I think when Marcus says “love the art… poor as it may be…” I think what we could imagine he’s talking about is whatever practice it is that allows us to cut through the cavalcade of illusions and distractions we’ve created for ourselves and ride around as part of so that we can see the truth: we’ve all got the same thing as everyone else, in the end… a single life and no amount of money or wealth is going to change what happens at the ends. So maybe we should trust that bit to whatever idea of god or fate or cosmic wisdom we ascribe to, and focus on the things we really want to do with our time… and make sure the things we want to do with our time are actually worthwhile, things that help, things that survive us, things that leave those we leave behind with the tools and strength to do the same for the ones they’ll leave behind one day.
I’m so in love with this philosophy of Stoicism because of what it has shown me I can do for others. I can help others to realize what I’ve realized: not just that we’re here to die, I mean, sure, in part, we are here to die, but mostly we’re here to live and to help others do the same. Death is just one moment, maybe less, of all the things we’re here to do… dying takes no time at all, but living takes a lifetime, and we’re so lucky we’ve got all that time, no matter how much time that is, because it’s all far longer than the second it takes to die, that we’ve got all that time to do good and to become good. I think that’s one of the most beautiful things I’ve ever encountered: that we’ve got such a long run-up to that final moment in order that we might spend it well… but we won’t spend it well if we spend all of it distracting us from the truth of death, the very thing that inspires us to avoid that shallow to go deep instead… to take those trails off the main path, to explore and to invest time in ourselves and others instead of in money and stuff.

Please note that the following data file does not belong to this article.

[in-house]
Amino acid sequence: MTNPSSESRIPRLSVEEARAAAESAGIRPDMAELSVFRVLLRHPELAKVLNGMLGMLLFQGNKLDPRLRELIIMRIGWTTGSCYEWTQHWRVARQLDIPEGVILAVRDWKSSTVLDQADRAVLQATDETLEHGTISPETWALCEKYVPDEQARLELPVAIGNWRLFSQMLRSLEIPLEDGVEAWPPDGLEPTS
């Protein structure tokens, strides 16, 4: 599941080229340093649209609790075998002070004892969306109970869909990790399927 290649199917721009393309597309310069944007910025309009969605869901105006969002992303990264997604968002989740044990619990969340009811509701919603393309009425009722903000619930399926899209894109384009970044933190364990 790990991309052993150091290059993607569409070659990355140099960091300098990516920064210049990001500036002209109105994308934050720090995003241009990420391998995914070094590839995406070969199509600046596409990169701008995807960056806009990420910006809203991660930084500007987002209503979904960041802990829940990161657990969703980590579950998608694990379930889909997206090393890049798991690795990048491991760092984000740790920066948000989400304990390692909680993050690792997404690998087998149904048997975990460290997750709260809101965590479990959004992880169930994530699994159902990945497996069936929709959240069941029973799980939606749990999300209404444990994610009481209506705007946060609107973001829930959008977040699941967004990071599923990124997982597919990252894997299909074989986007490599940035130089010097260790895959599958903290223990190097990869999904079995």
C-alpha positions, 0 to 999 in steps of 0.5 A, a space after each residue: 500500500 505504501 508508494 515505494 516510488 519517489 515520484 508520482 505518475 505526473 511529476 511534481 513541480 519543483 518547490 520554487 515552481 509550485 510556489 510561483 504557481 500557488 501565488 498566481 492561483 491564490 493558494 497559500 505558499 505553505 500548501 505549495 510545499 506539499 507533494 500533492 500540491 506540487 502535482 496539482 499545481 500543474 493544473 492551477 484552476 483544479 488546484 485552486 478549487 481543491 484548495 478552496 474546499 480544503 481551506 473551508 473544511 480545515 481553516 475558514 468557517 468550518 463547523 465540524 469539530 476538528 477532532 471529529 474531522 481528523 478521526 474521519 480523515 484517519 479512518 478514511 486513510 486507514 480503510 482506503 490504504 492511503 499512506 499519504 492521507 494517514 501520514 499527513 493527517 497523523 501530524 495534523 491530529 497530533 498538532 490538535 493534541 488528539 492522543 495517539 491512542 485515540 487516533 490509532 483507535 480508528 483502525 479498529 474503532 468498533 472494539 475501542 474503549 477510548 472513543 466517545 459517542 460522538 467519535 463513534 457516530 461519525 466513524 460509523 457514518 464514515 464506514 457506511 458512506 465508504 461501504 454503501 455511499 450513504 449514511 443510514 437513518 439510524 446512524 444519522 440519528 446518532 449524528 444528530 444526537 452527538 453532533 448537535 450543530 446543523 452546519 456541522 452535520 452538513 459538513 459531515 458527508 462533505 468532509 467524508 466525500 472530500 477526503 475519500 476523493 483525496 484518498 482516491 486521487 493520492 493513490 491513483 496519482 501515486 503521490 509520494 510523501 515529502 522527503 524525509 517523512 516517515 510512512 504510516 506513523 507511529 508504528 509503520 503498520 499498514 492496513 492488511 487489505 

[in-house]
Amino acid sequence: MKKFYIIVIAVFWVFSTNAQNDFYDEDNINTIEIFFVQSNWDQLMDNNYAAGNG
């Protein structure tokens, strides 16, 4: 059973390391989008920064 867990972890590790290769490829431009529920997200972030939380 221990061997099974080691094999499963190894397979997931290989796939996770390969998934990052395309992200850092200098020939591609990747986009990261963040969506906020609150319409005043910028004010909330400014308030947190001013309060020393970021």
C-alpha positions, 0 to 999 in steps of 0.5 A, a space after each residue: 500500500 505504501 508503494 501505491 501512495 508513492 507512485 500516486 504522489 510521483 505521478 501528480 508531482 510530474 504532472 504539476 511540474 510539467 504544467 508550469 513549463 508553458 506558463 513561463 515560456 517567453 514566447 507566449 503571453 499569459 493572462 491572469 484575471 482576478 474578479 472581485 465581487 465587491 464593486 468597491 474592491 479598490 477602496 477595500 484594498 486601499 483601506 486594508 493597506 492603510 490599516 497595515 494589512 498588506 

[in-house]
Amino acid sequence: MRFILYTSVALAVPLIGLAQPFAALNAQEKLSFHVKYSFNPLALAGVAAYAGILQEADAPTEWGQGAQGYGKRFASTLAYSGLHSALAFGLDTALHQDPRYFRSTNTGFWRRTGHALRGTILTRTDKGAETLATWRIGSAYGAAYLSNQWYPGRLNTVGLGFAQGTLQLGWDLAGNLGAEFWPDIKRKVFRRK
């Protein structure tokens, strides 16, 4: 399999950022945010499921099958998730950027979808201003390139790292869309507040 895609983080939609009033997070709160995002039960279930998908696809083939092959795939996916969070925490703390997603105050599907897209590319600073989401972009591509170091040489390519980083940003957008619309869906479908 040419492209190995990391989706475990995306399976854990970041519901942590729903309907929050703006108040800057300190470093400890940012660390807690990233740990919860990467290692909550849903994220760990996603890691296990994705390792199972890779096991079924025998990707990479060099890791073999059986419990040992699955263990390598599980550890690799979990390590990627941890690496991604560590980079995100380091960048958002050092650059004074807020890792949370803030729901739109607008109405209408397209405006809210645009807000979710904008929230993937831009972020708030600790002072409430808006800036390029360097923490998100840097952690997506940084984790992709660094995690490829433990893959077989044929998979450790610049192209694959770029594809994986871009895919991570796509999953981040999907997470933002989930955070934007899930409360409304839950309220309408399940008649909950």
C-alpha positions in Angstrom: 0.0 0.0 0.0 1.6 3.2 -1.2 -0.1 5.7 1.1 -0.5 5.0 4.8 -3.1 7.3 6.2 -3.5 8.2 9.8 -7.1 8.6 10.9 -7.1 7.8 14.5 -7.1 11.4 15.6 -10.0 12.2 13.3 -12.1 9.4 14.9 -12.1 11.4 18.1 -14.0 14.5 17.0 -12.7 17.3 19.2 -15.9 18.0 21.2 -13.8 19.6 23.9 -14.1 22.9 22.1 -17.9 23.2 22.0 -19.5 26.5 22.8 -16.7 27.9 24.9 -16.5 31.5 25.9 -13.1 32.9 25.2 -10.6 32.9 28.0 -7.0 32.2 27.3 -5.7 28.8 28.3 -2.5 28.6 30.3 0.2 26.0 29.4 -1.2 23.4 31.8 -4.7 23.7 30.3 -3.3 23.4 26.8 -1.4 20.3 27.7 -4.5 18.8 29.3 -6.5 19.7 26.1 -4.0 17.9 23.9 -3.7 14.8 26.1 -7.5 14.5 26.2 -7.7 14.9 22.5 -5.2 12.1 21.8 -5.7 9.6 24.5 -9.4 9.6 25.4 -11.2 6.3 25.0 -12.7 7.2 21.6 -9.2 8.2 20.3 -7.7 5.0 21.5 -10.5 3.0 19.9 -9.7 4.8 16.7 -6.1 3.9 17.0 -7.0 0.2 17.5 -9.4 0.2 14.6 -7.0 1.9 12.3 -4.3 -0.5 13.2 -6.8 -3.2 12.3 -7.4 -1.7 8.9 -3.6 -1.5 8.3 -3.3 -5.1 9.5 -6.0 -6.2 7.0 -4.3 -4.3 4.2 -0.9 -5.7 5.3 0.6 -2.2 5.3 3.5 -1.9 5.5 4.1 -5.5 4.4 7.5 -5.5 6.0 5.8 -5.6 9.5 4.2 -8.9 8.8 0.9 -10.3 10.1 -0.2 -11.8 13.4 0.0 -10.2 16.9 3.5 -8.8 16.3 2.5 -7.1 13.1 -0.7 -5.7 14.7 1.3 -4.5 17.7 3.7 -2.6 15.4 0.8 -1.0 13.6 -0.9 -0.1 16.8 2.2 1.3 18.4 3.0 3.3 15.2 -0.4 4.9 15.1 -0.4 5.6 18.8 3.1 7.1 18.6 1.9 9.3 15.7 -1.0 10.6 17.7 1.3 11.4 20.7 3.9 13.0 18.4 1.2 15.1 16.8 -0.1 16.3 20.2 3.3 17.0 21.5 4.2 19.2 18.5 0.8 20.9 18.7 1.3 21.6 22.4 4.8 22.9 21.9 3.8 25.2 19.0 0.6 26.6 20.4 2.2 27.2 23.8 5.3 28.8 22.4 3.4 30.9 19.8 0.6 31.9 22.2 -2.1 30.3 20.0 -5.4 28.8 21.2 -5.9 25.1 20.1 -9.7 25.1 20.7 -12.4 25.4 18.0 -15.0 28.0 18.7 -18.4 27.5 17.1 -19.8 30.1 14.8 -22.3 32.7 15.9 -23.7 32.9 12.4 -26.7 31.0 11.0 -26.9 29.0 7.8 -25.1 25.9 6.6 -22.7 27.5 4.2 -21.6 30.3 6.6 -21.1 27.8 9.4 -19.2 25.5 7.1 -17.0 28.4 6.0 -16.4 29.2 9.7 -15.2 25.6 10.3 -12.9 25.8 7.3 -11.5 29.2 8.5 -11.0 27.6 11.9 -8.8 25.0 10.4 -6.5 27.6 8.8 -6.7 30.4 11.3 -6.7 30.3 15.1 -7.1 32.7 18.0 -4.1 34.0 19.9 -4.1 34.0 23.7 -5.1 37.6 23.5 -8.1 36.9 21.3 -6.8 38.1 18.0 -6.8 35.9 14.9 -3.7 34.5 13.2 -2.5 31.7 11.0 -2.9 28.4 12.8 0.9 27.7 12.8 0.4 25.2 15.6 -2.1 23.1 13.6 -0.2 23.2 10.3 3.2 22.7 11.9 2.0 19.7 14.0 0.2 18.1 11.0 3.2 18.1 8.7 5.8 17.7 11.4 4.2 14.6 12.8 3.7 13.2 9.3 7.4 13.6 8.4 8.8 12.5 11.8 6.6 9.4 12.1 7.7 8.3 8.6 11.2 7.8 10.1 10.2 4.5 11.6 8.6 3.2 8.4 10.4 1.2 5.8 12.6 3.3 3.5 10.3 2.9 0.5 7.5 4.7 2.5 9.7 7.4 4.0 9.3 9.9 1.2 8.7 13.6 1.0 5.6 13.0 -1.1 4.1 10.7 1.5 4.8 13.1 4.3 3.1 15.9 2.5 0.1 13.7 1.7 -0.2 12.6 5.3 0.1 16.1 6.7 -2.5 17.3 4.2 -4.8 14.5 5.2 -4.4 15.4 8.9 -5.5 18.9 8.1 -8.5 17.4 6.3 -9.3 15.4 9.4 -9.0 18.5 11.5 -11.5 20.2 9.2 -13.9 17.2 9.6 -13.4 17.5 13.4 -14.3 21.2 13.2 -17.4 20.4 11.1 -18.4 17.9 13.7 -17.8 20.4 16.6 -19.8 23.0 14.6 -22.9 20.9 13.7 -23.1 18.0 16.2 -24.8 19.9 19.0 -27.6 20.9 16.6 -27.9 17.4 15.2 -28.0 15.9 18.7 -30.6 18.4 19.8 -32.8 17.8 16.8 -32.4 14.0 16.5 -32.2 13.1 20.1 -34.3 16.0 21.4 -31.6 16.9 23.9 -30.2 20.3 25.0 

Setting light, faint seen
Go forth, if right
To good death I deem,
But if good be dearth,
Same earth, same song
You’ll go forth still,
But you’ll go as wrong.
This holiday season I want you to face the reality of your mortality and I want you to see it as the only realization truly capable of empowering you to prioritize meaning in your life; the good sort of meaning, the sort the Stoics wanted us to have: the sort that finds us wanting to help others, help ourselves, do right, and do good. I’m not saying you can’t buy things, I’m not saying you can’t enjoy receiving gifts, I’m just asking you to look past the gifts, past the receipts, and into the eyes of the people in your life… look at them, appreciate them, do more for them than presents, be more to them than wealthy or accomplished, be more to yourself than driven and successful. Don’t be a slave to bosses or money, and don’t be a tyrant to others in pursuit of your goals… be present with your fellow human beings, be present with yourself, you’re here to die, don’t forget, but you’ve got a lot of good living to do before that last moment, and I know if you keep that last moment ever in mind, you will do a lot of good in your life.